Monday, February 20, 2017

Aim for the Ace! / Shin Ace o Nerae! (1979)

I first saw the Aim for the Ace! (Aim for the Best! as it might be called) movie when I was a freshman in college. It was Valentine’s Day, and the Japanese club thought it would be nice to play an ironic, so-called “avant-garde” film in the afternoon.

I was good friends with this blue-haired, Chinese-American girl named Sarah. She only dyed her hair blue because, well, that’s what all the white girls did. She would rely solely on me for homework help. We had something going on. The fact that I was the only role model in the room made it seem like I would be a good white boyfriend. I was exactly the type she would gravitate towards. The alt-right would probably call this archetype, “the orbital, beta-male cuck.”

I remember having lunch by myself as a hermit. And then she saw me. She waved, smiled, and came over to talk, as if she was a good friend I had known for a long time. 

She said something like, “Do you want to see this really cool anime from the 1970s called Aim for the Ace?”

I remember saying something back, like “That sounds awesome!”

She sounded like some groovy mod-girl from the 1960s.

Young people love to play on this funky lingo to express their personalities. A fine mix of ignorance, naiveté, immaturity, confusion, and social pressure.

Sarah was a cutie. I would have considered her my girlfriend at the time. Often she would flirt with me by saying, “…I need you as a boyfriend today!” I really didn’t know what she meant by that, other than she just wanted to have fun.

Being so young, I was too “autistic” to figure out her cues. Or even brave enough to ask her on a date. I could not distinguish between a friend and a potential lover. I would say “yes” to all her petty commands. I believed I was naturally meaningful to her.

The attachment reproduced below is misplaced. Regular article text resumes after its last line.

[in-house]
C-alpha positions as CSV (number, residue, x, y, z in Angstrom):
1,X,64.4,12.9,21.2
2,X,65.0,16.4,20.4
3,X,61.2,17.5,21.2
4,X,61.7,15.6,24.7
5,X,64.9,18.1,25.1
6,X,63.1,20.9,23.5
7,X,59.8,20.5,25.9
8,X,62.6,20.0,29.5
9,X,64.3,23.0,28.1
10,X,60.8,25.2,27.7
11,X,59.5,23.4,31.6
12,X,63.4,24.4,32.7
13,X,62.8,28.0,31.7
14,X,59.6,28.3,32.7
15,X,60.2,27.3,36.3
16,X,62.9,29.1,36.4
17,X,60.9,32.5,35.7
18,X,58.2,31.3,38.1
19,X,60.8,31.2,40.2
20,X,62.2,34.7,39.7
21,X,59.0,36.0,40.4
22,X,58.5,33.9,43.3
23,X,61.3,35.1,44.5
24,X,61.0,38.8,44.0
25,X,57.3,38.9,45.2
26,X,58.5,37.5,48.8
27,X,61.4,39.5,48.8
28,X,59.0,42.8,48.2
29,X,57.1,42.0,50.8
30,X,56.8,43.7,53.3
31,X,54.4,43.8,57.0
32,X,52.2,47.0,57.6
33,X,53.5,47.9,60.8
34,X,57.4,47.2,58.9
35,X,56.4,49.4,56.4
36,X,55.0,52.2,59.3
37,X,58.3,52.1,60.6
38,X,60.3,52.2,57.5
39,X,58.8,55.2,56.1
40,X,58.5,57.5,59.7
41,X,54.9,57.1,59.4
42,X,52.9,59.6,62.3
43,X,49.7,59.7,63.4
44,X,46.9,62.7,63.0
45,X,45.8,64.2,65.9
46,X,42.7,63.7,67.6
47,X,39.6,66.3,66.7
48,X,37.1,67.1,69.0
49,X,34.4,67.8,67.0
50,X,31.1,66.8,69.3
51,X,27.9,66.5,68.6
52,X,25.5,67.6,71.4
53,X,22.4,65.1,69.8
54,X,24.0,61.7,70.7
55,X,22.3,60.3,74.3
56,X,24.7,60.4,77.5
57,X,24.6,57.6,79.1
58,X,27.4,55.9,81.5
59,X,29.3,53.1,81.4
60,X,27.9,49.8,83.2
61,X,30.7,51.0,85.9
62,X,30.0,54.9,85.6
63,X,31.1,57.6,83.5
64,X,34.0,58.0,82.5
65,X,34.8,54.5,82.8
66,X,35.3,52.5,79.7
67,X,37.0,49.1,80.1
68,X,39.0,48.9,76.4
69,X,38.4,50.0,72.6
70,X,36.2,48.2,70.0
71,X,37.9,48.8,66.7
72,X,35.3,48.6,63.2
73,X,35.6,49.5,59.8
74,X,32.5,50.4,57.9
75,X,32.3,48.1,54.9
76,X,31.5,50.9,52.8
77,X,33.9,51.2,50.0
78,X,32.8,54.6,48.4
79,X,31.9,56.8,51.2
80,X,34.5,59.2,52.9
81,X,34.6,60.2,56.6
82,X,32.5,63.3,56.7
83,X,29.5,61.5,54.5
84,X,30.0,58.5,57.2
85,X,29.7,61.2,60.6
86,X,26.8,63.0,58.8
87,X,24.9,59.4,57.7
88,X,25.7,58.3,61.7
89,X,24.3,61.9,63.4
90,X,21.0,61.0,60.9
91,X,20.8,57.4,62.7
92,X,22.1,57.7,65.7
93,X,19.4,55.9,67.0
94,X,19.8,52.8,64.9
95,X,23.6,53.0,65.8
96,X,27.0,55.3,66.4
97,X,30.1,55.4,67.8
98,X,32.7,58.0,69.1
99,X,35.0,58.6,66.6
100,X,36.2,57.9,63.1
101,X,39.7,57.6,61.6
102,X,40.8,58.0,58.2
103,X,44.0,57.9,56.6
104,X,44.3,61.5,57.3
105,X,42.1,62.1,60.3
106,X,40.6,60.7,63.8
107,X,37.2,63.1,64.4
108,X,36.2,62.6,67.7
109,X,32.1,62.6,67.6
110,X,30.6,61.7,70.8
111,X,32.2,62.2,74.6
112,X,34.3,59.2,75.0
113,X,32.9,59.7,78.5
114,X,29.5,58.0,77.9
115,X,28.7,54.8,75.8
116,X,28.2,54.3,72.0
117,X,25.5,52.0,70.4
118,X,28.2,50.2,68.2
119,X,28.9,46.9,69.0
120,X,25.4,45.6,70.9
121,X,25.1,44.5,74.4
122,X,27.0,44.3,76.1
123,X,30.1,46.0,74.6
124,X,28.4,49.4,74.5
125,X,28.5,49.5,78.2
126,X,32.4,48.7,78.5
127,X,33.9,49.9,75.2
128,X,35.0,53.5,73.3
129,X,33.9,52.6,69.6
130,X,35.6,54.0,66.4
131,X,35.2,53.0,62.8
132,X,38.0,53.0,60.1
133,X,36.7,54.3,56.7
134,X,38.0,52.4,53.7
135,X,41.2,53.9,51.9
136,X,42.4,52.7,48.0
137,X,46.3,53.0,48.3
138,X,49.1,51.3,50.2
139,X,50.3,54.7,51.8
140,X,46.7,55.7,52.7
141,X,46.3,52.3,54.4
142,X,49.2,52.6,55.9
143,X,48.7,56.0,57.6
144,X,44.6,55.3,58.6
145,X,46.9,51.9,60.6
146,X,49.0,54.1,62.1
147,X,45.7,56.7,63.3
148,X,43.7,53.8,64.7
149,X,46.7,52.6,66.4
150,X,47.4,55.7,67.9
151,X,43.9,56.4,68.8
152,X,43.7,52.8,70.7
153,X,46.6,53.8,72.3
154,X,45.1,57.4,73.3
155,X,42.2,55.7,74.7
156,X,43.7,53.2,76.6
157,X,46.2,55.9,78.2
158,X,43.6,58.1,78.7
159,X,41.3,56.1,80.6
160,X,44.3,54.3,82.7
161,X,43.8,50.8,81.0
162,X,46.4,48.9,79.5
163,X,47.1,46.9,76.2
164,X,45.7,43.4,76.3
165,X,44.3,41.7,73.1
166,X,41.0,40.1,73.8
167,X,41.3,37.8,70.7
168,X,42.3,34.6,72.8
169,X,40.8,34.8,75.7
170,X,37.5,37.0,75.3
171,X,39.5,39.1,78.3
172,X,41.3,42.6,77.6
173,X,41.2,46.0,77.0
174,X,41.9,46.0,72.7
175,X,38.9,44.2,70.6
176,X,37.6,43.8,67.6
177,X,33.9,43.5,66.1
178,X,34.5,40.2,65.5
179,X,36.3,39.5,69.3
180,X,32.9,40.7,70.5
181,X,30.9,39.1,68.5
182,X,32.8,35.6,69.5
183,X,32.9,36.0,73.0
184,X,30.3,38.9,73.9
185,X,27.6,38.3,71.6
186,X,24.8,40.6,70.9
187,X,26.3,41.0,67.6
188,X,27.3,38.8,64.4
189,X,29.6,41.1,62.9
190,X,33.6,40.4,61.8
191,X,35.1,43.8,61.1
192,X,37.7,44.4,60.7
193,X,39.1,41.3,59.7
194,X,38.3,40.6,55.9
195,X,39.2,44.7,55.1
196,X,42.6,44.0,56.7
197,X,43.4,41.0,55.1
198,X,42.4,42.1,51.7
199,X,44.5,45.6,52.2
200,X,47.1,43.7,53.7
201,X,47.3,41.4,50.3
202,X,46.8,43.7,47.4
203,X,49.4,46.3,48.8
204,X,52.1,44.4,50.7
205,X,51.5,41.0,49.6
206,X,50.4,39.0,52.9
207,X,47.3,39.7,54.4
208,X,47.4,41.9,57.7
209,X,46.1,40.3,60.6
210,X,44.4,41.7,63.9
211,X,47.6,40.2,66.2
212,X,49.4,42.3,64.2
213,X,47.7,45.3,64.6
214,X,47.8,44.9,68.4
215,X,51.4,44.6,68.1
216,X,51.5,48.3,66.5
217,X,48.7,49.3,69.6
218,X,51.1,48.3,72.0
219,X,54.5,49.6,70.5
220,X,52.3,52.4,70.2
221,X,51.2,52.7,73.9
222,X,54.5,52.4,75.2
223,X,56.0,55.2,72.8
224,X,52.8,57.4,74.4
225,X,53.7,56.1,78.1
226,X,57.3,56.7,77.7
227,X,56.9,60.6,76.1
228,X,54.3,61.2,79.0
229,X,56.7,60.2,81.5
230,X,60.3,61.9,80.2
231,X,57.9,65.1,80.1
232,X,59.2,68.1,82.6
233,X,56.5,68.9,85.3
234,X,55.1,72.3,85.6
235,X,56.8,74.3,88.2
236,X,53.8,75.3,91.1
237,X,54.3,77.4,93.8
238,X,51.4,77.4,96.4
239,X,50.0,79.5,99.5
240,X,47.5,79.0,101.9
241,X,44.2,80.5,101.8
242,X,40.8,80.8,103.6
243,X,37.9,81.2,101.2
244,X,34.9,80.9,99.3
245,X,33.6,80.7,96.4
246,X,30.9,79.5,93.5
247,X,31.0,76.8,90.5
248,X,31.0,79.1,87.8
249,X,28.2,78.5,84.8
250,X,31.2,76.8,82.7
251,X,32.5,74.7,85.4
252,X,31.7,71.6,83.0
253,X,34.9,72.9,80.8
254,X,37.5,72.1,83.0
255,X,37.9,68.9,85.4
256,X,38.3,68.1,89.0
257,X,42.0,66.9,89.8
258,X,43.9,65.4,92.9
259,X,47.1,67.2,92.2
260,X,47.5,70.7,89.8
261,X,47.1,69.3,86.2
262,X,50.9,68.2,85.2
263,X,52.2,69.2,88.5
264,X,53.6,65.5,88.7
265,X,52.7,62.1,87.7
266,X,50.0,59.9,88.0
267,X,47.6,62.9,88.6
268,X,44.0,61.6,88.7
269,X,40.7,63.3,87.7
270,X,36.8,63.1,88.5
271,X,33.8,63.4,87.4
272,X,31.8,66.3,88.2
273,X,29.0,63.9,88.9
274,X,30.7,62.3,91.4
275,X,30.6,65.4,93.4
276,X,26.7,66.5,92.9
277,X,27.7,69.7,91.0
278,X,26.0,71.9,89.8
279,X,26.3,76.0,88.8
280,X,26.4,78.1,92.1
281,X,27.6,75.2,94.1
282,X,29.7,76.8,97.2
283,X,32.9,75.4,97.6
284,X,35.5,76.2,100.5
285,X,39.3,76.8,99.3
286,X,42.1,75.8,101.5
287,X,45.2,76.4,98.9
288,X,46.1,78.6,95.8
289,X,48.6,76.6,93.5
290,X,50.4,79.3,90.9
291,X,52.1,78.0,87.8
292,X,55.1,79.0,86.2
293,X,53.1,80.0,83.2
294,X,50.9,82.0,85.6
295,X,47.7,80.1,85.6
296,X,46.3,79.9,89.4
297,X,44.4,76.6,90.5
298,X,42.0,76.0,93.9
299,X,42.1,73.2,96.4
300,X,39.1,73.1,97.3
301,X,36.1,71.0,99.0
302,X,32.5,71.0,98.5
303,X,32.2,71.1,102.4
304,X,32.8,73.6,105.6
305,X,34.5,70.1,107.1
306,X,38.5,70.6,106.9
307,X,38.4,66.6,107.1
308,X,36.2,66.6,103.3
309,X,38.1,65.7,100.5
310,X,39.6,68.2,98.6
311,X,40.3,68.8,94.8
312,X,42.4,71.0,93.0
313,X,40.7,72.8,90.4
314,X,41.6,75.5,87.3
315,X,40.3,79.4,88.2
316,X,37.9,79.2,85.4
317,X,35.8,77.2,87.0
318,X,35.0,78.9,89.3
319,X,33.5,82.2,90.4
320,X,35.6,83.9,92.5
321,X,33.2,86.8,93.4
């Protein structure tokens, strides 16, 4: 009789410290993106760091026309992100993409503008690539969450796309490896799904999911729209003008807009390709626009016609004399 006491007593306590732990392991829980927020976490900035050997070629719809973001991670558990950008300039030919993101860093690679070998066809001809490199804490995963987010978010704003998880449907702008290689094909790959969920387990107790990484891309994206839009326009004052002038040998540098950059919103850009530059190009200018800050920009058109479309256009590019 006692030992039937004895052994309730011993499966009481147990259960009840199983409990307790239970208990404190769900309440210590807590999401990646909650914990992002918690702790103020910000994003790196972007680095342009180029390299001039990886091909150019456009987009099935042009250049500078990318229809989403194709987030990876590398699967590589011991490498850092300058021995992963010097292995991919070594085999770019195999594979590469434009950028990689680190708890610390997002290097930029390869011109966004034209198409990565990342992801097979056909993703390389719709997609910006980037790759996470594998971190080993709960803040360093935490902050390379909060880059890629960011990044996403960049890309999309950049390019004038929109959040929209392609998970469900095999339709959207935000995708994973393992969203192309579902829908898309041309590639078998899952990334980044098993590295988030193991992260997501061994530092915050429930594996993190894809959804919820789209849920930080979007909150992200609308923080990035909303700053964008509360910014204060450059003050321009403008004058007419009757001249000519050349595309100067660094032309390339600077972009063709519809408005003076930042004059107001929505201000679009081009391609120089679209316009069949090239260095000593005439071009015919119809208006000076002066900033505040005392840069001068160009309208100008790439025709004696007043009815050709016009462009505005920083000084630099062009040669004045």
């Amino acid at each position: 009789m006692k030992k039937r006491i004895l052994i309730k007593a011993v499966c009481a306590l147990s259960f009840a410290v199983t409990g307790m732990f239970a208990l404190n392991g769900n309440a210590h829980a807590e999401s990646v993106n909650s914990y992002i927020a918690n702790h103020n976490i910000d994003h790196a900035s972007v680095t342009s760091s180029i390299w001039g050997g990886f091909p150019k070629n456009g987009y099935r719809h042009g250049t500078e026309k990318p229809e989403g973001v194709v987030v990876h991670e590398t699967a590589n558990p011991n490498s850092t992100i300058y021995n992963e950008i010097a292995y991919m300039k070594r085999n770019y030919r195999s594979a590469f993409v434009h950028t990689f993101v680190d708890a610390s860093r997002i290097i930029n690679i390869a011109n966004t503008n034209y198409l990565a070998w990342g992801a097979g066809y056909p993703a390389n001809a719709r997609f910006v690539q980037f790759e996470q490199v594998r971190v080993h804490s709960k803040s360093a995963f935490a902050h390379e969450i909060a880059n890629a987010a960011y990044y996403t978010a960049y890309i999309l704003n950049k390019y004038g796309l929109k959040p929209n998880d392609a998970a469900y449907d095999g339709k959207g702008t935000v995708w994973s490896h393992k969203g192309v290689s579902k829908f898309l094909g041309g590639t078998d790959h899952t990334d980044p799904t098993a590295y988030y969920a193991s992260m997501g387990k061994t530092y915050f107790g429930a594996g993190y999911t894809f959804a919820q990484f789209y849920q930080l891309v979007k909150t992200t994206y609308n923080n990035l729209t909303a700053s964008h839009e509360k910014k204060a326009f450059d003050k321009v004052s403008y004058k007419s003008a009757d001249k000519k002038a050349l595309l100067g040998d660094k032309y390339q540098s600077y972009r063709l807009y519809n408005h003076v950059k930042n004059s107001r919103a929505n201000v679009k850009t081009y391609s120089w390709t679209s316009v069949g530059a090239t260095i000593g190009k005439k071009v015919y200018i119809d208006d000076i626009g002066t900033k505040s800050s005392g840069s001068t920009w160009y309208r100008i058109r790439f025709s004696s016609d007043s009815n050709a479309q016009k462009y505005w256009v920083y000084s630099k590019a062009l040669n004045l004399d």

Young people always seek others to do something for them. Sarah was that type. If there was any possible accusation that I was her boyfriend, she would outright deny it. I was too afraid to put our relationship in jeopardy.

Sarah, although Chinese, associated with anime and Japanese culture for the sake of belonging to an ambiguous “Asian” culture. A culture obviously made up by white people to categorize what they like. If she was to be a “normie,” then she had to be a white one. That also meant picking up all the sarcastic, ironic, and typical hipster things young white people do.

And of course, she pretended to be an anime character as a way to attract white boys, like me.

We went to the movie together. Not hand in hand, but side by side.

I was sitting with her in a dark theater, a matinee show, about to watch a vintage anime about tennis.

You could say it was a date. She didn’t have the words to express this. Maybe because she was too afraid to actually consider it one.

This movie was from 1979, and it was a very moving experience for me. It was just me and the picture show in the room together. I forgot about Sarah and the thirty other students. I was amazed at the watercolor-esque pictures and that old synthesizer soundtrack.

…And I thought it would be some kind of trashy emo stuff made in the last 10 years. I was wrong.

“Oka Hiromi, 15 years old,” I clearly remember reading on the screen.

Hiromi is a high school student who balances her life as a student and as a tennis player. She and her friend Maki enjoy growing up together. Unfortunately, Hiromi is taught by a brutal coach, who secretly loves her. This love is very similar to what Sylvia Plath once said, “every woman adores a fascist.”

This movie is about Hiromi’s transition from childhood to a future career. It is that typical “coming-of-age” film, but also a snapshot of life in Japan during the late 1970s.

Yuiko Mishima died in 1970. Mishima warned that a decade later, Japan would succumb to the Western powers of decadence and Stuff-White-People-Like culture. Japan must either defend itself or perish.

I believe anime in the 1990s was fully exploited. An apex of white interests finally took notice of Japanese culture. However, white people were never interested in Japanese pop art prior to the 1980s. Aim for the Ace! came right at the end of a forgotten decade.